This 1921 Square Penny must have become a prized collectable soon after it was minted for it has uncompromised quality with proof like surfaces, handsome toning and a deeply etched design of a sleek kookaburra resting on a twig. We refer to the design as the Type 11 and it is presented in Choice Uncirculated quality. It is at this point we ask the question … how often do you see the two words ‘Choice Uncirculated’ attached to a Square Penny? The answer is rarely. In fact, we checked back through our records and can confirm that we have only ever sold two Choice Uncirculated Type 11s in more than 40-plus years of trading and this coin is one of the two. In our view, this Square Penny is the perfect starting point for the buyer keen to acquire a Kookaburra Penny. Optimum quality, extreme rarity but at a price that is palatable.
STATUS
Available now
Enquire Now
1921 Square Penny Type 11 obv Large B&B February 2018
Read More

That currency reflects the mood of a nation – and the agenda of a Government - is never more evident than with the Square Penny and Halfpenny series and its mooted introduction in 1919.

The proposed change was pure politics. With some saying it was the rumblings of a republican movement way ahead of its time, the Labor Government wanting to break away from the traditional British designs of Australia’s then copper penny and halfpenny.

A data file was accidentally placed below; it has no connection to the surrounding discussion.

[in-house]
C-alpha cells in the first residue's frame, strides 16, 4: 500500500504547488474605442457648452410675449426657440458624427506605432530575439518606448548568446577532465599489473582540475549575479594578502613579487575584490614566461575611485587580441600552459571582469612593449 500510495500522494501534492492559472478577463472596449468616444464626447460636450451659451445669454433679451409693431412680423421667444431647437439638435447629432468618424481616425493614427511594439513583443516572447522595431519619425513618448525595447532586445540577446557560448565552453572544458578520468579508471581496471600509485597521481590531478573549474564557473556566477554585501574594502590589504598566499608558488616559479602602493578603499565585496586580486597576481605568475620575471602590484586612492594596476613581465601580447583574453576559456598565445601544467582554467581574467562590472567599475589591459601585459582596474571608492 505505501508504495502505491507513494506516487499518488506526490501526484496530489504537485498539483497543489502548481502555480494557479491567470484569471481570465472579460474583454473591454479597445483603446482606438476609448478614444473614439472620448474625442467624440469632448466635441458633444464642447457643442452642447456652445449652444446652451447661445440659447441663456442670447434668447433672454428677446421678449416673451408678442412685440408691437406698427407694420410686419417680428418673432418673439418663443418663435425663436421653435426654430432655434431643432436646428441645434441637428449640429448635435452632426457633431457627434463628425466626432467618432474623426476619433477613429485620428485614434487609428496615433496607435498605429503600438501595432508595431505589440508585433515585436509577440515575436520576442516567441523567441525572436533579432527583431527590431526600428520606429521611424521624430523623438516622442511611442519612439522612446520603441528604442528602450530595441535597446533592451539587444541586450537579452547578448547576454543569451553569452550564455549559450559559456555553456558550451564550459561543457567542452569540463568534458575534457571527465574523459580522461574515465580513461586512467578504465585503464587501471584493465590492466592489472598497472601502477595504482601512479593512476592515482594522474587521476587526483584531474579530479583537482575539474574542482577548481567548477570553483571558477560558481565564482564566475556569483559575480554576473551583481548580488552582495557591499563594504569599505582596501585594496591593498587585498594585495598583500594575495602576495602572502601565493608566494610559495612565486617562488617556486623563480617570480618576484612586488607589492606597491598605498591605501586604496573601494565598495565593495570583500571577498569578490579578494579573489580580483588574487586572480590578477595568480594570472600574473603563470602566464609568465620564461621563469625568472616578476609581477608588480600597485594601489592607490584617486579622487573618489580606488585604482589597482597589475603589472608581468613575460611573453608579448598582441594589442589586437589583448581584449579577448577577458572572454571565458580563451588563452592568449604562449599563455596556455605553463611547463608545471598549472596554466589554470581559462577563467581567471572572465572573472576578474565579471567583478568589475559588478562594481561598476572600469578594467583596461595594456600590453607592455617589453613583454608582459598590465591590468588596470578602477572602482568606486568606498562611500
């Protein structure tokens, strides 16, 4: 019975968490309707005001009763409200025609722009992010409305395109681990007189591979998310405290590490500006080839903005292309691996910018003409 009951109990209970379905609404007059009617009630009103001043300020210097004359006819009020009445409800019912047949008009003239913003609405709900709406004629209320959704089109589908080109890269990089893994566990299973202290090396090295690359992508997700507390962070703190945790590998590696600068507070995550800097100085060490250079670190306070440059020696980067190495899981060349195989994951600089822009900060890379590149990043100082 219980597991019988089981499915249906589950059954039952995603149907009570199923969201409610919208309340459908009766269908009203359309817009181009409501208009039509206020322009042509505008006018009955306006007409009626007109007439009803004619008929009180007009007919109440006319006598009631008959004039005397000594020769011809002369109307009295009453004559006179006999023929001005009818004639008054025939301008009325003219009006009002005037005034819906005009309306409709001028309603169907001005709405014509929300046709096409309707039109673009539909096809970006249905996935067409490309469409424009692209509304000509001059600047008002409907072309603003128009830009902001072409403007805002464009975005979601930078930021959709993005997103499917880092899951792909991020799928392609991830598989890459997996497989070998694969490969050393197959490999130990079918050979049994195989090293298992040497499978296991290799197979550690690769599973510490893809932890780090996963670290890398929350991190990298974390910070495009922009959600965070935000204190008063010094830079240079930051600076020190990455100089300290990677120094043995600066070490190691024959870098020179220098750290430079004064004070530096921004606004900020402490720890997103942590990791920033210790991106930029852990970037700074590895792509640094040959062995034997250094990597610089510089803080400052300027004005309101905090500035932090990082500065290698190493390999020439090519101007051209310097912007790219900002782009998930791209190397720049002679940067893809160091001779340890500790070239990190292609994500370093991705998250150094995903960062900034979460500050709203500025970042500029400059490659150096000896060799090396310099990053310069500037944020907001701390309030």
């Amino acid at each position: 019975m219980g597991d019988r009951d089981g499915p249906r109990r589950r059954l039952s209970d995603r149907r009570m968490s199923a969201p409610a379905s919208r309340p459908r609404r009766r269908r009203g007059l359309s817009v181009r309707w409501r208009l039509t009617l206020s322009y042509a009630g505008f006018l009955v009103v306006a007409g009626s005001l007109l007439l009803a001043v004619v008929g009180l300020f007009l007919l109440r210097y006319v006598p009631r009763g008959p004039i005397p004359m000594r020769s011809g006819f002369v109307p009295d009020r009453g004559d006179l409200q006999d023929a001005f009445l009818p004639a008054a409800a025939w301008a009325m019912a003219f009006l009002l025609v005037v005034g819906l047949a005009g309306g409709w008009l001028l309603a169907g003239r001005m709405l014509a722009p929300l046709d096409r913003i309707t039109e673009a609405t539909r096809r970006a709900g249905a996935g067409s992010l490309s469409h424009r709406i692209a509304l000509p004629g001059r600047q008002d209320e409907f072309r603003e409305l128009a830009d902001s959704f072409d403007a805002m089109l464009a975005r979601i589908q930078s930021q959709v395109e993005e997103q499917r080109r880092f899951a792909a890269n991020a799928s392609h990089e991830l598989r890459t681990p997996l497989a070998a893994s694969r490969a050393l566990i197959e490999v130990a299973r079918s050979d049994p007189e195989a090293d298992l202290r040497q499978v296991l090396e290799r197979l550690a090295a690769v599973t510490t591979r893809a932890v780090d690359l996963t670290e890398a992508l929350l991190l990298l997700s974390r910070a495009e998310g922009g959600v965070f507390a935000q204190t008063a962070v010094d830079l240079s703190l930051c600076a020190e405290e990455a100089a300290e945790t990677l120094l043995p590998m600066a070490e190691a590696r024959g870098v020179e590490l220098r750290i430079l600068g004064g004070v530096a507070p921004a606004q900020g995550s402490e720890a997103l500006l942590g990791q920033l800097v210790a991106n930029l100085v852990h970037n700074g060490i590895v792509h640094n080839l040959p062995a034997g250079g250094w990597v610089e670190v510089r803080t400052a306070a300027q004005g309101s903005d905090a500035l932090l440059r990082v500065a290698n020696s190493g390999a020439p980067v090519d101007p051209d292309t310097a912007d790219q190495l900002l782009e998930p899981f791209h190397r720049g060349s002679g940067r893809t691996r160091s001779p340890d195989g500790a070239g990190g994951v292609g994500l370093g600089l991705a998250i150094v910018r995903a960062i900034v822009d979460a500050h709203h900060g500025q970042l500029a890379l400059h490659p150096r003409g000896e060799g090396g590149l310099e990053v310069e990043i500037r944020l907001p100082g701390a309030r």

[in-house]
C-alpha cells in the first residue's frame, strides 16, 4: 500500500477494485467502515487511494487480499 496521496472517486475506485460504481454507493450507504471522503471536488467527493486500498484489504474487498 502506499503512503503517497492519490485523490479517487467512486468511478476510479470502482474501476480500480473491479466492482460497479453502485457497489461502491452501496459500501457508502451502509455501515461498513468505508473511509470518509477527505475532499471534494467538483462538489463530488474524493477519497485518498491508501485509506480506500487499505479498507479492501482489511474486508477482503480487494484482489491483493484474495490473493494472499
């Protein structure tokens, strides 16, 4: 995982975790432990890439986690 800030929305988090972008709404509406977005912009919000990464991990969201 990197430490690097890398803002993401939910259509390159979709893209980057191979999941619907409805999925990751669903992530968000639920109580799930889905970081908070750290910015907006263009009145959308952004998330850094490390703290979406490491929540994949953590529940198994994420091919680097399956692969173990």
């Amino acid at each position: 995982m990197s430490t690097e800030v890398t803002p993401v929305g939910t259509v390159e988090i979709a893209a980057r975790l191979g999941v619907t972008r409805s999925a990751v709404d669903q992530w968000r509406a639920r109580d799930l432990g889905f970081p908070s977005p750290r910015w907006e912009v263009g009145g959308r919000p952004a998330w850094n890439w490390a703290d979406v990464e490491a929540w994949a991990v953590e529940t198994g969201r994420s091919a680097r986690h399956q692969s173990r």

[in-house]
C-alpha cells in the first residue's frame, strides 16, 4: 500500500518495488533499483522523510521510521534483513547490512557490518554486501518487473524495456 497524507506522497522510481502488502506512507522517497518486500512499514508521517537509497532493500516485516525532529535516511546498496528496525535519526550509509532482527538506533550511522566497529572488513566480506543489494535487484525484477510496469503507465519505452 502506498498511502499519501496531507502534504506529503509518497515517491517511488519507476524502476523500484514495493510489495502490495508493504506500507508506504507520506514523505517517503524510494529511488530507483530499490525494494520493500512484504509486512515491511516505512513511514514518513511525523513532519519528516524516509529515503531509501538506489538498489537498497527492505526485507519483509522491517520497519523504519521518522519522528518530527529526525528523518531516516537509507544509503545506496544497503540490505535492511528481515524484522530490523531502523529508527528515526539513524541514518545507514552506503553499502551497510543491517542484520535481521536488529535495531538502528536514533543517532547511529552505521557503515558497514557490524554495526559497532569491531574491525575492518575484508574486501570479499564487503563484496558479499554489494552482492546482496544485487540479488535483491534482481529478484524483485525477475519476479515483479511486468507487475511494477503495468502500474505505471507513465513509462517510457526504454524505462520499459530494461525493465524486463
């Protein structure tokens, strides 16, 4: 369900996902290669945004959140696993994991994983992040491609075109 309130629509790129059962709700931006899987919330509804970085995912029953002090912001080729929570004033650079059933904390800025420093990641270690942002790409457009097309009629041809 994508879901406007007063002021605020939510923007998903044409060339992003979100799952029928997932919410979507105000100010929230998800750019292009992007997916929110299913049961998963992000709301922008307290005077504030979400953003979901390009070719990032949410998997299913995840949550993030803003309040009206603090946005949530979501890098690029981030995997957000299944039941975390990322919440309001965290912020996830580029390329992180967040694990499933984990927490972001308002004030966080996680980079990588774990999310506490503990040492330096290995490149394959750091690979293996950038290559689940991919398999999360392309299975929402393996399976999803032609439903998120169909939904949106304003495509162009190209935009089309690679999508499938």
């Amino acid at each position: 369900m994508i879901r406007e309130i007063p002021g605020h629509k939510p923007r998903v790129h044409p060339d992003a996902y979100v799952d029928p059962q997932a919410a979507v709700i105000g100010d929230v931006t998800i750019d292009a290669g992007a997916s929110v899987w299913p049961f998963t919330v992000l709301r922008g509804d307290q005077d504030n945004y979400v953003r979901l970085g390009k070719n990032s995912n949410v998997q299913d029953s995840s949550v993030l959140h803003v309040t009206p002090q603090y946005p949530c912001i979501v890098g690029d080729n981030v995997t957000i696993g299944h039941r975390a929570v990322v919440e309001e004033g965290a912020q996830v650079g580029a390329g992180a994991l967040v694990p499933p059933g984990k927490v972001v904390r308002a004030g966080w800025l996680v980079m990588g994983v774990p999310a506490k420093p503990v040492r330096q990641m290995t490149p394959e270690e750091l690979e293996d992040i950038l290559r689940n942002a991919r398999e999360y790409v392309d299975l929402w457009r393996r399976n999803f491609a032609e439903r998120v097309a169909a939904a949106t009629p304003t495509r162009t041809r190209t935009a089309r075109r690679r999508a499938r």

A wave of nationalism was sweeping the country post World War I and the Government saw advantage in tapping into the mood of the nation and introducing a uniquely Australian style into our currency by depicting a laughing kookaburra on our coinage.

Tests commenced at the Melbourne Mint in 1919 and continued until 1921 with the test pieces ultimately passed to dignitaries and Government officials to assess their reaction.

The extreme scarcity of choice quality Square Pennies is connected to the fact that the coins were test pieces and were not struck to the exacting standards of proof coining.

Given to dignitaries to assess their reaction, there was no packaging and we know that not every dignitary was a collector and would have handled them with care. Some of the coins must have been tucked into a fob pocket for they have circulated. Others could have rattled around a top desk drawer.

Or passed around to colleagues … introducing multi possibilities of mishandling. 

Public reaction to the introduction of the square coinage was poor. There was widespread public resistance to change, while the elderly rejected the small size of the coins. However, the final decision not to proceed seems to have been based mainly on another consideration – the large number of vending machines then in operation requiring a circular coin.

Perhaps the most contentious issue of the proposed currency change was the depiction of the monarch minus his crown: the Royalists demanding that George V should always be depicted on the currency of the realm wearing his crown.

The impetus for change was further eroded when William Watt, the most influential advocate of the nickel kookaburras, suddenly resigned his position as Treasurer before the necessary regulations were in place.

The kookaburra coins never went into production and Australia lost a great opportunity to go its own way. But with only the 200 prototypes to show as evidence of the Government’s grand scheme, Australian coinage gained another wonderful coin rarity. 


1896 Proof Half Sovereign rev FROSTED B&B October 2017
1896 Proof Half Sovereign obv FROSTED B&B October 2017
COIN
1896 Proof Half Sovereign Melbourne Mint
QUALITY
Superb FDC
PROVENANCE
Private Collection Melbourne
PRICE
$85,000
COMMENTS